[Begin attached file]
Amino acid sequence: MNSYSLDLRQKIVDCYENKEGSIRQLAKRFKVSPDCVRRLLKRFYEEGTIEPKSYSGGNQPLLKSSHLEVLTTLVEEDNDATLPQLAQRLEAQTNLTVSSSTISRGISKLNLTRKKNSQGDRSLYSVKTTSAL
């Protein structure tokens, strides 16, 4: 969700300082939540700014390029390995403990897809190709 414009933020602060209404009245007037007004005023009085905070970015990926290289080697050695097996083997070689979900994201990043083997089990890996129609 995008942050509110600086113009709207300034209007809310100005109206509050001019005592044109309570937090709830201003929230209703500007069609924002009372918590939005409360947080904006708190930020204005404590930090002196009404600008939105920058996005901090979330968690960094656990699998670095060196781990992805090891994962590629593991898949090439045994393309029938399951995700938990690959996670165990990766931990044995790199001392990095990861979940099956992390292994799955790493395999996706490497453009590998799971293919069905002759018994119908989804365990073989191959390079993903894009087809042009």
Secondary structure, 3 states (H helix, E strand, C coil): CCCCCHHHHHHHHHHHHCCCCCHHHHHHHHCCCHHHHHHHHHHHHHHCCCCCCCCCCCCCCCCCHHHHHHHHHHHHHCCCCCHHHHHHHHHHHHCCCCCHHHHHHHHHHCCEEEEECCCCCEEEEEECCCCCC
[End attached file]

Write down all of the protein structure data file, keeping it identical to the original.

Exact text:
Amino acid sequence: MNSYSLDLRQKIVDCYENKEGSIRQLAKRFKVSPDCVRRLLKRFYEEGTIEPKSYSGGNQPLLKSSHLEVLTTLVEEDNDATLPQLAQRLEAQTNLTVSSSTISRGISKLNLTRKKNSQGDRSLYSVKTTSAL
């Protein structure tokens, strides 16, 4: 969700300082939540700014390029390995403990897809190709 414009933020602060209404009245007037007004005023009085905070970015990926290289080697050695097996083997070689979900994201990043083997089990890996129609 995008942050509110600086113009709207300034209007809310100005109206509050001019005592044109309570937090709830201003929230209703500007069609924002009372918590939005409360947080904006708190930020204005404590930090002196009404600008939105920058996005901090979330968690960094656990699998670095060196781990992805090891994962590629593991898949090439045994393309029938399951995700938990690959996670165990990766931990044995790199001392990095990861979940099956992390292994799955790493395999996706490497453009590998799971293919069905002759018994119908989804365990073989191959390079993903894009087809042009």
Secondary structure, 3 states (H helix, E strand, C coil): CCCCCHHHHHHHHHHHHCCCCCHHHHHHHHCCCHHHHHHHHHHHHHHCCCCCCCCCCCCCCCCCHHHHHHHHHHHHHCCCCCHHHHHHHHHHHHCCCCCHHHHHHHHHHCCEEEEECCCCCEEEEEECCCCCC